Surgical care is often linked to adverse events with a wide variation in mortality rates across hospitals. Given that lives are at risk a lot of efforts go into improving care. Most of those efforts focus on technological advancement. Only a few focus on the impact of human factors, such as the surgeon's performance.
“Professional expertise results from a gradual improvement in performance within a specialty.” In surgery, experts reach their peak performance “at age 30 to 50 years—that is, after about ten years' experience in their speciality.” Only a few studies have explored the association between clinicians' experience and performance. In surgery, “performance can be assessed by the occurrence of postoperative complications, and experience can be measured by the surgeon's age or time spent in practice.”
Are more experienced surgeons better? That is what a fascinating new research paper explores: “We aimed to model the association between the experience and performance of surgeons on postoperative complications in thyroid surgery.”
The results were surprising. The most experienced surgeons were not the best. “We observed a concave association between surgeons’ experience and their case mix adjusted performance, suggesting that surgeons aged 35 to 50 years provided the safest care.”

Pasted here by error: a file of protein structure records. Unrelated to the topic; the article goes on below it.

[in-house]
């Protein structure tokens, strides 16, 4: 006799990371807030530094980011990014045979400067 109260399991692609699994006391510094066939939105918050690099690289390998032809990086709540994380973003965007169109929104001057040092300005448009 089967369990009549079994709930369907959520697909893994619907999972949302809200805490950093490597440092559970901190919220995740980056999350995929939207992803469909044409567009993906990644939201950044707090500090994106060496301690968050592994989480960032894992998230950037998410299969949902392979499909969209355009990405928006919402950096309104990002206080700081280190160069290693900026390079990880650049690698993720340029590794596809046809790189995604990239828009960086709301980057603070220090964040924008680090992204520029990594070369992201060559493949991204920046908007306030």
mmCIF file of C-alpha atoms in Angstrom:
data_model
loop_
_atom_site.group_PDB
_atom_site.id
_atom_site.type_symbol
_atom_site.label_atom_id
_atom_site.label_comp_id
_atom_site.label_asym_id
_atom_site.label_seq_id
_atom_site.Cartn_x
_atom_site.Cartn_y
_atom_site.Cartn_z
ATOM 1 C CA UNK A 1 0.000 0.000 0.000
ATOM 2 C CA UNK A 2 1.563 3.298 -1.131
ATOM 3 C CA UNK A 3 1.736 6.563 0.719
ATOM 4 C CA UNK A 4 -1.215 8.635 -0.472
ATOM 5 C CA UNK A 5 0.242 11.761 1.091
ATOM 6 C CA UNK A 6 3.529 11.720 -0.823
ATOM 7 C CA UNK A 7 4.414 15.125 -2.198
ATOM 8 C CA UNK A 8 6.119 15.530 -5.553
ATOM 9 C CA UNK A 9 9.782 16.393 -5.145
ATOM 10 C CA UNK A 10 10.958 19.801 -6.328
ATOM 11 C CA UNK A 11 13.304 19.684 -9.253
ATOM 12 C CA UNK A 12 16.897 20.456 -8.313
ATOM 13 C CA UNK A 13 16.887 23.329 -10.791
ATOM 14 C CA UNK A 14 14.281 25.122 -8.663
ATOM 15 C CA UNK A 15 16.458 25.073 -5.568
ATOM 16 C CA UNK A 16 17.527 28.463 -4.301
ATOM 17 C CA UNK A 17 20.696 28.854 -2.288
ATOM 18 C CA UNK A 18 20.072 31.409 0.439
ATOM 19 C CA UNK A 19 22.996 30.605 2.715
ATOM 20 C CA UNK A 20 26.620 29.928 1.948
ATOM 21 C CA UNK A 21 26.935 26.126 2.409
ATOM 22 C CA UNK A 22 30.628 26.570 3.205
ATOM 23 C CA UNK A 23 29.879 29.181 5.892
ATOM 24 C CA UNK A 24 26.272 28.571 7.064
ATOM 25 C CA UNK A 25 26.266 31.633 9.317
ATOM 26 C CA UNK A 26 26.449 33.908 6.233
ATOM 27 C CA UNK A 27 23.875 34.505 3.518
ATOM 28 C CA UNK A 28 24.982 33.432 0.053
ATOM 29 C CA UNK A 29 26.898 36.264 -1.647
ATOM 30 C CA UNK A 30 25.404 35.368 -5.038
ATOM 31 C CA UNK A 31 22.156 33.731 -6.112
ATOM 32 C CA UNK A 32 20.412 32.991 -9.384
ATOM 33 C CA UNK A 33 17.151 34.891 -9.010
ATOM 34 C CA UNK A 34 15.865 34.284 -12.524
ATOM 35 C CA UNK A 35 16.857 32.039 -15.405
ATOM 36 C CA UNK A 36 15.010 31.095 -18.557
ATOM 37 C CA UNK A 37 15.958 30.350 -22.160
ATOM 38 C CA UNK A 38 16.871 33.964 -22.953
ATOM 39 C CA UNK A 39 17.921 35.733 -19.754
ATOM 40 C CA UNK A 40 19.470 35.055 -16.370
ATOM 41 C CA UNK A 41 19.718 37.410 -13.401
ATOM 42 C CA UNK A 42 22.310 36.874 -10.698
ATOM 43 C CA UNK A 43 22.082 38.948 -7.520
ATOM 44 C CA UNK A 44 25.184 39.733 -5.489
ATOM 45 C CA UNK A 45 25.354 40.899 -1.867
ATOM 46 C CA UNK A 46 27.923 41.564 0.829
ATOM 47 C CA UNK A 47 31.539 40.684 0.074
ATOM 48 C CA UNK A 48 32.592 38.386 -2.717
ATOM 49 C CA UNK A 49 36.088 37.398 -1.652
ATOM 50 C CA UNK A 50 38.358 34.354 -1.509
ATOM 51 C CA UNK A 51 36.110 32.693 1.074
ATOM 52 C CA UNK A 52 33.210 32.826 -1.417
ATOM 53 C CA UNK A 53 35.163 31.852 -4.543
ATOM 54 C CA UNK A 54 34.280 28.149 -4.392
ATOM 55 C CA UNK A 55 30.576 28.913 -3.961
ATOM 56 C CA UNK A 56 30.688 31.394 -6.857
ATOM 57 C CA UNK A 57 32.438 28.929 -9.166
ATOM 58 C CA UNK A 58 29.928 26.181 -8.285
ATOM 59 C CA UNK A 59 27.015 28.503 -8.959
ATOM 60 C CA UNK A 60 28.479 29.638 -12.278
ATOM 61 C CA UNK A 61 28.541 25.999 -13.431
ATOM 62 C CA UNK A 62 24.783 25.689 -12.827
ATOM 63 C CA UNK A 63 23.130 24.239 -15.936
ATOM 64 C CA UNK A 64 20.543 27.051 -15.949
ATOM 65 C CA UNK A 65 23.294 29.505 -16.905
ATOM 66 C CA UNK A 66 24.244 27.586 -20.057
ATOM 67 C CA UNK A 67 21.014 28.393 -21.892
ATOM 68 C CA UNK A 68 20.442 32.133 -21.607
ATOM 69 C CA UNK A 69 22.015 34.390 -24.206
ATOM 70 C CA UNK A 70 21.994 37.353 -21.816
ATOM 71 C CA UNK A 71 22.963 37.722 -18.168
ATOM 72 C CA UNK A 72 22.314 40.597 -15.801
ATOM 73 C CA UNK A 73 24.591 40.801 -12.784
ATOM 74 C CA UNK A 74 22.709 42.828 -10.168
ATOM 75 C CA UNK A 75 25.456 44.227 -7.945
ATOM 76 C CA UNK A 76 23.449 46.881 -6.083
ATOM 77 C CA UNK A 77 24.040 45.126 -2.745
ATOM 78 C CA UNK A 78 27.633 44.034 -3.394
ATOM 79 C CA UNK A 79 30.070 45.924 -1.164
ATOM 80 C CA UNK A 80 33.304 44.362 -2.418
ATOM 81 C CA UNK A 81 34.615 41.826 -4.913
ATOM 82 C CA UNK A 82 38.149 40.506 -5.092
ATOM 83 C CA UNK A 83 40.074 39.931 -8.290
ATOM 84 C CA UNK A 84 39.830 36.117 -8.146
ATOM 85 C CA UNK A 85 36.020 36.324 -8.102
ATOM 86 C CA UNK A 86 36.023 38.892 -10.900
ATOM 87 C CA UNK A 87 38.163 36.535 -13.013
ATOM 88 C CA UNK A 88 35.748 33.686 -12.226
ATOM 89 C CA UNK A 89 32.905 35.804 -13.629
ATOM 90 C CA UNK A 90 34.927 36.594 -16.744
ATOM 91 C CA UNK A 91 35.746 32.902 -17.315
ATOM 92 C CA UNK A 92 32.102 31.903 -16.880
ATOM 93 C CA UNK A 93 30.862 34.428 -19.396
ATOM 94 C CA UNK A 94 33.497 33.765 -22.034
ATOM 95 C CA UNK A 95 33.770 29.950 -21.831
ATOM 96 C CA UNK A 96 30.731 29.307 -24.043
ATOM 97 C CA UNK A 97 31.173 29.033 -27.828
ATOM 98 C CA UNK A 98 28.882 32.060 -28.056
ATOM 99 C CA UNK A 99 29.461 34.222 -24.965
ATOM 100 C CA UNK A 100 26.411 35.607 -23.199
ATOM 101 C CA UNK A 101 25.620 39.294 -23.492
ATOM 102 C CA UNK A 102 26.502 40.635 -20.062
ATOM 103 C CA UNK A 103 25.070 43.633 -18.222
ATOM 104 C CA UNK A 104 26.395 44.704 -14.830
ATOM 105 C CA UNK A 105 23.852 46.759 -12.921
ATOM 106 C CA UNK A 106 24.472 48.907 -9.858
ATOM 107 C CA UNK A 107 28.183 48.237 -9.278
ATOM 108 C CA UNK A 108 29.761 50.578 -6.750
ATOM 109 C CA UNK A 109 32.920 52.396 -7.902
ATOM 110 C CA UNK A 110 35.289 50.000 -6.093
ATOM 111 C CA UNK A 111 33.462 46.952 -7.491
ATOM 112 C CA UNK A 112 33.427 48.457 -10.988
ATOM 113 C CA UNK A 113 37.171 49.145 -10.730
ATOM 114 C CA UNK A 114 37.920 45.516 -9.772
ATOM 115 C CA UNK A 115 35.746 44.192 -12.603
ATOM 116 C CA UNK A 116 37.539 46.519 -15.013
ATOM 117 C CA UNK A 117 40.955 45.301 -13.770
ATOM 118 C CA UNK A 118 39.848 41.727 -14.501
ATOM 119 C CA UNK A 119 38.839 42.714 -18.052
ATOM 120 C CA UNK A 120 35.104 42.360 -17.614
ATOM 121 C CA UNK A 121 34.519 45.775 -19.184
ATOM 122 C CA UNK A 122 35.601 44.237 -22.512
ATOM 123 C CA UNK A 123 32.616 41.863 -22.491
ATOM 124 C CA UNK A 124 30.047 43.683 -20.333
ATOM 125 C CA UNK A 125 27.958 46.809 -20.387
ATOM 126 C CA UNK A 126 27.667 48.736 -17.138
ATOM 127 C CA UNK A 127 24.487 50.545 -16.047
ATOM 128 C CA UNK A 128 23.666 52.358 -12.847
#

Our findings also suggest that a surgeon cannot achieve or maintain top performance passively by accumulating experience, which raises concerns about ongoing training and motivation throughout a career that extends several decades. Solutions to help surgeons avoid poor outcomes could include simulation and proctoring in the early years of their careers, continuous monitoring of performance, and targeted retraining if appropriate. Individual feedback based on outcome indicators might increase awareness about performance and improve safety in surgical practice.
Sounds like they could use a coach.
Source: Influence of experience on performance of individual surgeons in thyroid surgery: prospective cross sectional multicentre study